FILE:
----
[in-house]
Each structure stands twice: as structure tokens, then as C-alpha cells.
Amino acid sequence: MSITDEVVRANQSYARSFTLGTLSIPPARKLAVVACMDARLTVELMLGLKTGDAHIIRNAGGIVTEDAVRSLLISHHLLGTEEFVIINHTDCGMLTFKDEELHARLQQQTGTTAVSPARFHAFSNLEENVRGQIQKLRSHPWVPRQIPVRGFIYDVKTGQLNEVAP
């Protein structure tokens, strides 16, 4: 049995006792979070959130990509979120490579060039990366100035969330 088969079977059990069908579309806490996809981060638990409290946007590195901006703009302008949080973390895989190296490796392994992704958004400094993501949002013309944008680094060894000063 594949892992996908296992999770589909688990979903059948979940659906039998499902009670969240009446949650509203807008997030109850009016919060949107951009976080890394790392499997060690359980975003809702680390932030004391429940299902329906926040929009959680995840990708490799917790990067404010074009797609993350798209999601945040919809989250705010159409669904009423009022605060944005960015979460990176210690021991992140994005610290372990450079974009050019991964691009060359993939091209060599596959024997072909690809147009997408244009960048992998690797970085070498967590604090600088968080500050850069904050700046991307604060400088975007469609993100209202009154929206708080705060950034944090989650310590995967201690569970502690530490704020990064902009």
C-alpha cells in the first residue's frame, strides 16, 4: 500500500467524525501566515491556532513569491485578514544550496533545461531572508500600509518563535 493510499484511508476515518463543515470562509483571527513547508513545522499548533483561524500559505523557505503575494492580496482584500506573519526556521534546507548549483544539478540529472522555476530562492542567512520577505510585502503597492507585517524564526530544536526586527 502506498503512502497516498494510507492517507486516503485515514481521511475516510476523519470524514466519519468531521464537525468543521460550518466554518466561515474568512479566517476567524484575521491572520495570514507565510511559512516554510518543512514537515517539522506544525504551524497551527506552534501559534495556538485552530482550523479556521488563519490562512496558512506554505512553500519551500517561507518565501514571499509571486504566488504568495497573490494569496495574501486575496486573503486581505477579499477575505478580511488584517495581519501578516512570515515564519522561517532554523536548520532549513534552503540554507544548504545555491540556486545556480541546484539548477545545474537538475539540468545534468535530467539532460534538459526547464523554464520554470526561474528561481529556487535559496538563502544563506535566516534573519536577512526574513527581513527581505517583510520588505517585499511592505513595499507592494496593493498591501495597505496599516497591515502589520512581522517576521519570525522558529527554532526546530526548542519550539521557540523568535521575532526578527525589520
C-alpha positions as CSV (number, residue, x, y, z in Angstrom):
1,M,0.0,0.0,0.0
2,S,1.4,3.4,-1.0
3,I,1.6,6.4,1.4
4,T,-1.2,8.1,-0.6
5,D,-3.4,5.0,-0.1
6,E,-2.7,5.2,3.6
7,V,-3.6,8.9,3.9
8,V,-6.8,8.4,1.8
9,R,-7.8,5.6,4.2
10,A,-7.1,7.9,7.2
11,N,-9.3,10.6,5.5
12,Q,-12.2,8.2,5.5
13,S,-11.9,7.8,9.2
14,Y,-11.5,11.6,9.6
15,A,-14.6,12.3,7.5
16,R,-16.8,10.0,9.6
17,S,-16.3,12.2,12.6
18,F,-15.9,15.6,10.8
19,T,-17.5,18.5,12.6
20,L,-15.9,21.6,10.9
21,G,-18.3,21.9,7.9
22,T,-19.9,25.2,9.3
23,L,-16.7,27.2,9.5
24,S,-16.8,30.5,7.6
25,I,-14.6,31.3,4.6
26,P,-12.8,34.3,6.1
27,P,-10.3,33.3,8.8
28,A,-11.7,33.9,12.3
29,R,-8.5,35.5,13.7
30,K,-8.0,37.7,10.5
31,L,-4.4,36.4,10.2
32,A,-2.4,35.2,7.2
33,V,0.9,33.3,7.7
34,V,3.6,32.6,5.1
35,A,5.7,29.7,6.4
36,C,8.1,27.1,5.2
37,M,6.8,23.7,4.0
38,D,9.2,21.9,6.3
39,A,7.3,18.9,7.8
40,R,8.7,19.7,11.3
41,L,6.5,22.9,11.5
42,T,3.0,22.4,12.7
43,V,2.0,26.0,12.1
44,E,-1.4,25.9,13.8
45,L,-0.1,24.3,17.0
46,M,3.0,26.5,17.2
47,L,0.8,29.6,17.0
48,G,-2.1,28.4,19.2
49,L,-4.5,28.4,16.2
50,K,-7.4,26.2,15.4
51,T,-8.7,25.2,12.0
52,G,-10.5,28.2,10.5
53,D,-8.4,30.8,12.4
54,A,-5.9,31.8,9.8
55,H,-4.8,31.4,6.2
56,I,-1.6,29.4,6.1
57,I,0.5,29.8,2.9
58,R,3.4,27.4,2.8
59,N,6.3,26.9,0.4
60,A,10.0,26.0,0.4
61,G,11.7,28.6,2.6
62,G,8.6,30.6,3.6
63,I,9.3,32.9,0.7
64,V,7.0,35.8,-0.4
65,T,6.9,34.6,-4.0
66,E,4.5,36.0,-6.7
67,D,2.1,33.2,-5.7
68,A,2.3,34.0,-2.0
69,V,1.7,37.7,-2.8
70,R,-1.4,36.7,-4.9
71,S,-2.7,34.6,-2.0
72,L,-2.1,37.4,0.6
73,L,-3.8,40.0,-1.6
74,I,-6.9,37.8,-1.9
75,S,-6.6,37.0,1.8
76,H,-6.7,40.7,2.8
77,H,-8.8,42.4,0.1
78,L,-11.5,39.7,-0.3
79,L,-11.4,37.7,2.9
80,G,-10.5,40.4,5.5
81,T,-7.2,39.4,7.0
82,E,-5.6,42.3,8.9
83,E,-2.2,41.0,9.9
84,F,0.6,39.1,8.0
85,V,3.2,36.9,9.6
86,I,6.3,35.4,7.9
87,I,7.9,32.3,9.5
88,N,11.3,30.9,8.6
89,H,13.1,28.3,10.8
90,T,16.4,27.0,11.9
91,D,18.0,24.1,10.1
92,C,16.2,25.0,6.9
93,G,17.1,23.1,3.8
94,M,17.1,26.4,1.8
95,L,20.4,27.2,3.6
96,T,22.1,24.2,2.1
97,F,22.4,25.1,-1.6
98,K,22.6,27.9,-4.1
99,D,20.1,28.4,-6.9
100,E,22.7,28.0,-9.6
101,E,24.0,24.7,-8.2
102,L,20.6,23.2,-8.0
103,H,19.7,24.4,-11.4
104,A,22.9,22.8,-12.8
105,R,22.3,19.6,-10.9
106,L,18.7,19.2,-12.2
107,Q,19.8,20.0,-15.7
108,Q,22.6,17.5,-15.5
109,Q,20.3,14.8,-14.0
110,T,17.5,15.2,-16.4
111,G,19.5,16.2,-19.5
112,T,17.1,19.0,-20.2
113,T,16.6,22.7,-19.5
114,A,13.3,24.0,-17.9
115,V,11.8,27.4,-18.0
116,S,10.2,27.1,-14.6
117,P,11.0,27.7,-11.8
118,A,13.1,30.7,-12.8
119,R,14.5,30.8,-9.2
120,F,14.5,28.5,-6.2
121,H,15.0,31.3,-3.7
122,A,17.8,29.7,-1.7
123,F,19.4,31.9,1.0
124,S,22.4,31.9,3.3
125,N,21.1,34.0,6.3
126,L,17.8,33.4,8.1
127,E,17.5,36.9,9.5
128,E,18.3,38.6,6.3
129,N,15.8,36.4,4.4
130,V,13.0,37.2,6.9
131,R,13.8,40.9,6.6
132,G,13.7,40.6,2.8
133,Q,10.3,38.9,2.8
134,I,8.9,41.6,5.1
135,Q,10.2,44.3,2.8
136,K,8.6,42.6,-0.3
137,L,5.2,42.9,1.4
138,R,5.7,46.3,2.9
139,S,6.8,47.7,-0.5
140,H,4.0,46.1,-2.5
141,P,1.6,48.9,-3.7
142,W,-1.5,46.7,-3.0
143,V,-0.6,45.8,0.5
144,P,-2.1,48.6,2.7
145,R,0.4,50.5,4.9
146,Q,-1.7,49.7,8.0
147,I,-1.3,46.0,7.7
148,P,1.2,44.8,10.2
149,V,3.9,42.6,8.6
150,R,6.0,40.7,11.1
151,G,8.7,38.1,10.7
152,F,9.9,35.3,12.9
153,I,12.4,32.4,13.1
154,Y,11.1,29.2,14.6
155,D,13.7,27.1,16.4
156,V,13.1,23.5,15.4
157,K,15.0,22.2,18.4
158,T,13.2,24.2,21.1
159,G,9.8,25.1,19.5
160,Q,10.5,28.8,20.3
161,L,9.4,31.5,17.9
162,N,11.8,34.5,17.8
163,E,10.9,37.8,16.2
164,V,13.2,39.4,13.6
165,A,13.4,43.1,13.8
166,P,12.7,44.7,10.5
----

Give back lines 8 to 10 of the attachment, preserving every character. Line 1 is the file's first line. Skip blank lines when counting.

2,S,1.4,3.4,-1.0
3,I,1.6,6.4,1.4
4,T,-1.2,8.1,-0.6